Where to begin writing. I awakened with the feeling of having dreamt this writing problem all night long. When I rose at a quarter past six, the driving refrain of Michael Jackson’s Smooth Criminal lyrics looped in my inner ear, “Annie are you okay, are you okay Annie.”
In my dream, I began, “He died, finally. Finally. He died.”
On Friday, my first attempt at a twenty page manuscript was discussed — “workshopped” — as part of Bennington’s graduate writing seminar. Someone asked for confirmation that my father had died. You see, I had begun my story in the middle, at the point when I had reached the limits of multi-tasking and decided to retire to care for my father. In the manuscript, I never came right out and said he died, though I had implied it.
Yes, he died. On January 12, 2013.
They tell you, in writing seminars, to begin with the end in mind. To write with a sense of the feeling that drives your compulsion to write. To understand the fundamental question you are trying to answer. Note the singular: “question.”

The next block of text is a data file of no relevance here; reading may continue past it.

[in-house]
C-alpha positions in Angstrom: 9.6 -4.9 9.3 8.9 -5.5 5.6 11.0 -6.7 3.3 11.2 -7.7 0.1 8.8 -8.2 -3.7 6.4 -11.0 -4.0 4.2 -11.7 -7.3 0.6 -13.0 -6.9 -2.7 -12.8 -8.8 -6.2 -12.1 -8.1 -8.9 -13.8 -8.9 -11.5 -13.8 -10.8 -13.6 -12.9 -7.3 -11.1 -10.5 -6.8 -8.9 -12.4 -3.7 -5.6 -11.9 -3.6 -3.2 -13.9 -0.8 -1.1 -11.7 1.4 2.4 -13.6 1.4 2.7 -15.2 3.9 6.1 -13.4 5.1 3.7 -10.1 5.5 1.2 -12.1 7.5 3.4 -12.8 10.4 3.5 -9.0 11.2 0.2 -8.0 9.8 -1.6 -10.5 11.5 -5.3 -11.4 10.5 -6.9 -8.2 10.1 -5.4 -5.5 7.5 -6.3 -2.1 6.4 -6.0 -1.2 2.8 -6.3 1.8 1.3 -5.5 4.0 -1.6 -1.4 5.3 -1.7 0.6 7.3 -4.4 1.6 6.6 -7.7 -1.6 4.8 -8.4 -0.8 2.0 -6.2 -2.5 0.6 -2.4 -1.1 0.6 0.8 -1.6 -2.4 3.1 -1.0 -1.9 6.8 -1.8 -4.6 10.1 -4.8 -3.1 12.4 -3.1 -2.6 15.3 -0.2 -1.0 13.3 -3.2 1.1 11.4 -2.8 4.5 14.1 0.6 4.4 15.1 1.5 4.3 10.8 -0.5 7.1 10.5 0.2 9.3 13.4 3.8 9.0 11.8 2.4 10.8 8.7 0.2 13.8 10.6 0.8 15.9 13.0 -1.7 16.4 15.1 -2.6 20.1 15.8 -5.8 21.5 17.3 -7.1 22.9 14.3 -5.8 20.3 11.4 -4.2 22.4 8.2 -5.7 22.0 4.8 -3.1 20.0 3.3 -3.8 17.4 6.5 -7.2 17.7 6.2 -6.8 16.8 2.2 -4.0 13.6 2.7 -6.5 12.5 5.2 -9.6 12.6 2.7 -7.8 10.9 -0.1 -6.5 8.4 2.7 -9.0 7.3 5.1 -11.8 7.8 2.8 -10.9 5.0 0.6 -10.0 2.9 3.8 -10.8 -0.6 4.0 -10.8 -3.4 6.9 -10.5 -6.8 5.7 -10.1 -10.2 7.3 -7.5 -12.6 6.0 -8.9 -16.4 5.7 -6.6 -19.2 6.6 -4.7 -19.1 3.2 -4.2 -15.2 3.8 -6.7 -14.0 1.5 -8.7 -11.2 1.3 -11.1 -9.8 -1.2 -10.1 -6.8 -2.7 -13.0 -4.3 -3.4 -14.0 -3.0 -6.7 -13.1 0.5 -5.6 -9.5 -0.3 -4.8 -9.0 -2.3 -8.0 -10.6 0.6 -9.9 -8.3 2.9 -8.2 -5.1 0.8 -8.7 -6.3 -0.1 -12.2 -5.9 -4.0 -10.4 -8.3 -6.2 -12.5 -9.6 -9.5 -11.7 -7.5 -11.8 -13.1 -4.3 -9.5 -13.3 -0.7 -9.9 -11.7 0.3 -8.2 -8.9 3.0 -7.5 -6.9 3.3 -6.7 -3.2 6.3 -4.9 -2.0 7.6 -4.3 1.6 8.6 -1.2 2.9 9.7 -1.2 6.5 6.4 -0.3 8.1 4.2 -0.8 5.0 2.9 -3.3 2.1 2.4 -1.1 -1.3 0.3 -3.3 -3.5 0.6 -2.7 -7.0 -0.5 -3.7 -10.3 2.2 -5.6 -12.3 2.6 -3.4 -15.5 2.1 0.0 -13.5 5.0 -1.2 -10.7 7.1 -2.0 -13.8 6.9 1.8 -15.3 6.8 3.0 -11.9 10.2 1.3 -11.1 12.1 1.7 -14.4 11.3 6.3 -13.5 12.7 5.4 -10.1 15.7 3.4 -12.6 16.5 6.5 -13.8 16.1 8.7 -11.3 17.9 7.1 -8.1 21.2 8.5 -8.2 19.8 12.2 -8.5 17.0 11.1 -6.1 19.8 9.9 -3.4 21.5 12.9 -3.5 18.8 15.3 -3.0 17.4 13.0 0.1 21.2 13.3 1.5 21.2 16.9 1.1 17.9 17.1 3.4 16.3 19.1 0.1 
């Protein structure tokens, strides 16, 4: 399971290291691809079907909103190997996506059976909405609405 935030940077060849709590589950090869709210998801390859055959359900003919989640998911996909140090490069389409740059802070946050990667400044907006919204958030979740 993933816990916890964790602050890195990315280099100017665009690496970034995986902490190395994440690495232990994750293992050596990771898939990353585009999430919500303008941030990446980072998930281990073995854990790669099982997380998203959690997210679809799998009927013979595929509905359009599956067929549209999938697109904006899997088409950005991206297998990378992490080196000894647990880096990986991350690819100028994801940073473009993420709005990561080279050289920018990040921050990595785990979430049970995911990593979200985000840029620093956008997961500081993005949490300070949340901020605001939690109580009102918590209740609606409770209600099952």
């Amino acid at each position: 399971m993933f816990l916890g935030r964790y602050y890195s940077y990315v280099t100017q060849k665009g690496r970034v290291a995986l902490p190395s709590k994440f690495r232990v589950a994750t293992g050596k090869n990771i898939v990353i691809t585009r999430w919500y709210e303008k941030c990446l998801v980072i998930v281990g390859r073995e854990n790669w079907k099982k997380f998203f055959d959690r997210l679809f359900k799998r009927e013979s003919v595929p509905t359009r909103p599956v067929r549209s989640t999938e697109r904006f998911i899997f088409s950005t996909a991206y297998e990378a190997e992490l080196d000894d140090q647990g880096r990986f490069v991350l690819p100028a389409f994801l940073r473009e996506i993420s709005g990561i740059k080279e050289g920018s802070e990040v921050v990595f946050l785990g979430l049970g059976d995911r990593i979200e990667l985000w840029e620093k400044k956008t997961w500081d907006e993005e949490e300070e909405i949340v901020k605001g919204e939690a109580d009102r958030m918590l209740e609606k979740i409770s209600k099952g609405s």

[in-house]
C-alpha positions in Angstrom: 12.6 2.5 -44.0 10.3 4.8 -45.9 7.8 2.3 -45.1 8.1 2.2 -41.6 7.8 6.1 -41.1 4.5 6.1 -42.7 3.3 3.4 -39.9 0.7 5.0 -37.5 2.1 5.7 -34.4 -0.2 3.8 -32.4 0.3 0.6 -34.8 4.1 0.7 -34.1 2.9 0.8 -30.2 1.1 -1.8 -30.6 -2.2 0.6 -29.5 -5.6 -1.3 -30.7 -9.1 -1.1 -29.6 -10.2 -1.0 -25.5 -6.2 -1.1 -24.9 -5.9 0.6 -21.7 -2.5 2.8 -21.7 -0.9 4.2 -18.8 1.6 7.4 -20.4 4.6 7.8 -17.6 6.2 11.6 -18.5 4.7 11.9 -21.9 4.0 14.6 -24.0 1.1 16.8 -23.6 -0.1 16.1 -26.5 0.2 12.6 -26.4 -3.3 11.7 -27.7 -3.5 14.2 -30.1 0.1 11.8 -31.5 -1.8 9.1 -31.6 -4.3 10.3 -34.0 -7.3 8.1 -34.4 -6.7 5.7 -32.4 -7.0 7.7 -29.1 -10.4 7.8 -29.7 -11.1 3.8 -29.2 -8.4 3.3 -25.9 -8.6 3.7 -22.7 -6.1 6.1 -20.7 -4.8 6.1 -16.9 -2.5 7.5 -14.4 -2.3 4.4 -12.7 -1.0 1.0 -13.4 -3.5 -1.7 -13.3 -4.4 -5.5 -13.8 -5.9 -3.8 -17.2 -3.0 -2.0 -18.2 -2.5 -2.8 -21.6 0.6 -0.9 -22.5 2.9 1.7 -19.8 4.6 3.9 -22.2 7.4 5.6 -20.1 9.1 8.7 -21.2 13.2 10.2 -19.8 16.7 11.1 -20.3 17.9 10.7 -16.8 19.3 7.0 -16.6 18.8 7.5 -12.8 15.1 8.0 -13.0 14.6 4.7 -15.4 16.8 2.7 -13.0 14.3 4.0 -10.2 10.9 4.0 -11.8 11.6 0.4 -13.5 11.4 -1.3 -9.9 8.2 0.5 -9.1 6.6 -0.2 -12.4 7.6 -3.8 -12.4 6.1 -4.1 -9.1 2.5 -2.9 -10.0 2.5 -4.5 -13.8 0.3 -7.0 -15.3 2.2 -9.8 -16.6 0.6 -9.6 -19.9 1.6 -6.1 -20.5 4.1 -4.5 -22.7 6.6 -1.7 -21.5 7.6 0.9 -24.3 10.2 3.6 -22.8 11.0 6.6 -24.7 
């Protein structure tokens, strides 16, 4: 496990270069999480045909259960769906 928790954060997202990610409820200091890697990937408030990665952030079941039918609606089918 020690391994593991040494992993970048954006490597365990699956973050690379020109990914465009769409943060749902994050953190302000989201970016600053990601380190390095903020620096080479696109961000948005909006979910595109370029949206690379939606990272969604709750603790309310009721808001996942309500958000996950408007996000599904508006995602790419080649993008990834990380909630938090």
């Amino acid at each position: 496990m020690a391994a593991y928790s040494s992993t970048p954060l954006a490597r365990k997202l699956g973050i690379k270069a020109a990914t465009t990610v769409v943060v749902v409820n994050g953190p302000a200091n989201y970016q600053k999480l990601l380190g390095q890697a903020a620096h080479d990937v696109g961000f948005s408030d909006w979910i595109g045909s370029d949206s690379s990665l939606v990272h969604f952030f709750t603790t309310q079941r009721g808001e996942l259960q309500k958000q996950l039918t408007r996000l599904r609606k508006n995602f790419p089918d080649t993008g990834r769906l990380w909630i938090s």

Why do I write? Am I really writing about my father, or about me? Why did I decide to devote seven years to caring for my father? During those seven years, how did my relationship with my father change? How did I change? What does it mean to be a father, to have a father, to lose a father? What does it mean to be a daughter? What have I lost by no longer being a daughter? Why did Dad become nicer? Would I have cared for my mother in the way I cared for Dad? Why did I take notes when my mother and father were dying?
My notebook is full of self-interrogation.
When I awakened, I had that feeling that if I went straight to my computer to write, it would be there: the perfect beginning. I had formulated the first paragraph in my sleep. And it had worked.
A half hour later, the sentences have floated apart, smoky tendrils I cannot grasp and put back where they belong.
So I’ll begin, doing the hard work of following images back to elusive memories that await me. And I’ll begin again. Somewhere.